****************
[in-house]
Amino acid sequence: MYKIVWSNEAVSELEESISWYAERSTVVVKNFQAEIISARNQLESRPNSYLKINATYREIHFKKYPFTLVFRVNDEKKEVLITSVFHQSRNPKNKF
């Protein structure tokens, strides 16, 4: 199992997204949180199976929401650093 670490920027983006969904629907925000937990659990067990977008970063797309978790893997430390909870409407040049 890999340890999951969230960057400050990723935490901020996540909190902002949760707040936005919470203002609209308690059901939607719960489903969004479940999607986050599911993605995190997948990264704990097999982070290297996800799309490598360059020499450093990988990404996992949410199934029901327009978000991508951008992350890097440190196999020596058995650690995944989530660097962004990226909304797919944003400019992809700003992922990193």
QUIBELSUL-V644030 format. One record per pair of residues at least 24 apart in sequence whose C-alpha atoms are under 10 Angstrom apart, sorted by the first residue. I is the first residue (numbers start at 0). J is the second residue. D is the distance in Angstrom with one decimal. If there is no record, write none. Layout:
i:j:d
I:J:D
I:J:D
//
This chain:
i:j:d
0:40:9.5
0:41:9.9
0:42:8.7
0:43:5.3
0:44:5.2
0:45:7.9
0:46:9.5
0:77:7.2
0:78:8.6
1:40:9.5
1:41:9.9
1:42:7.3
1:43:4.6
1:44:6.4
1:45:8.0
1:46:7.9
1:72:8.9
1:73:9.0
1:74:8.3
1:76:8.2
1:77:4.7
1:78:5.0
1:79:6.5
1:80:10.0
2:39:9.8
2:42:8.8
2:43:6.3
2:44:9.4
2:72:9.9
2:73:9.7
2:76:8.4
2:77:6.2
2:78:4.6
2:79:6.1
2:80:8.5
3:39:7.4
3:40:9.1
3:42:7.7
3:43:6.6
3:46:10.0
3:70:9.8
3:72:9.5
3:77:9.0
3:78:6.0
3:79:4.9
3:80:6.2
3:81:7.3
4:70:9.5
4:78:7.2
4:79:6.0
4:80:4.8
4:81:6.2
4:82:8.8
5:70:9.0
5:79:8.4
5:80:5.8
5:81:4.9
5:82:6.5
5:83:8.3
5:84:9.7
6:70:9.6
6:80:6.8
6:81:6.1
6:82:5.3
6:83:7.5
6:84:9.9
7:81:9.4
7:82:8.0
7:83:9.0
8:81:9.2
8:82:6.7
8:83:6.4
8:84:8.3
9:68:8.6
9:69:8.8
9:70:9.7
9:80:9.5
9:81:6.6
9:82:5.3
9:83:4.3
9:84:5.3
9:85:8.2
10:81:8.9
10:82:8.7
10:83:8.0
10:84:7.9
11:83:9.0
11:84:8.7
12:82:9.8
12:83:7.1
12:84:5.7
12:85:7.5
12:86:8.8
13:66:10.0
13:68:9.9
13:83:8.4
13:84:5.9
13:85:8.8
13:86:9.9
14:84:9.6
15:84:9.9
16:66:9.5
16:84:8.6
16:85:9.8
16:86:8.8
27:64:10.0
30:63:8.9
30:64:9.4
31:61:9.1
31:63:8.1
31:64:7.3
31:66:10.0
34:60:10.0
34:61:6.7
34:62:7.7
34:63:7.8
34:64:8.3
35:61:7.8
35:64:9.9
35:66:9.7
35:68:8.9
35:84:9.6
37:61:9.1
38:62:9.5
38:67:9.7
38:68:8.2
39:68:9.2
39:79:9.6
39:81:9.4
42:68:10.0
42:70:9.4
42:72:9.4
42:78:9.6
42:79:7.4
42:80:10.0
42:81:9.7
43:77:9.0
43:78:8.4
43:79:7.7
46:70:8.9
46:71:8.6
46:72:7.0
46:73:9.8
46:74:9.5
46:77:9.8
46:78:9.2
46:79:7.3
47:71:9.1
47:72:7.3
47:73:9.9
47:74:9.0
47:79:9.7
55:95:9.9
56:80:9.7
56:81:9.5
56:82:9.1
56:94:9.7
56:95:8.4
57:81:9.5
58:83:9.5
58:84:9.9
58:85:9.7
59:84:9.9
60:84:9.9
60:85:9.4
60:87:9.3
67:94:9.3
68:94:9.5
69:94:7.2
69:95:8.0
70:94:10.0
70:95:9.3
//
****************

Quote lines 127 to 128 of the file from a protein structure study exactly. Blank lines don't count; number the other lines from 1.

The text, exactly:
34:64:8.3
35:61:7.8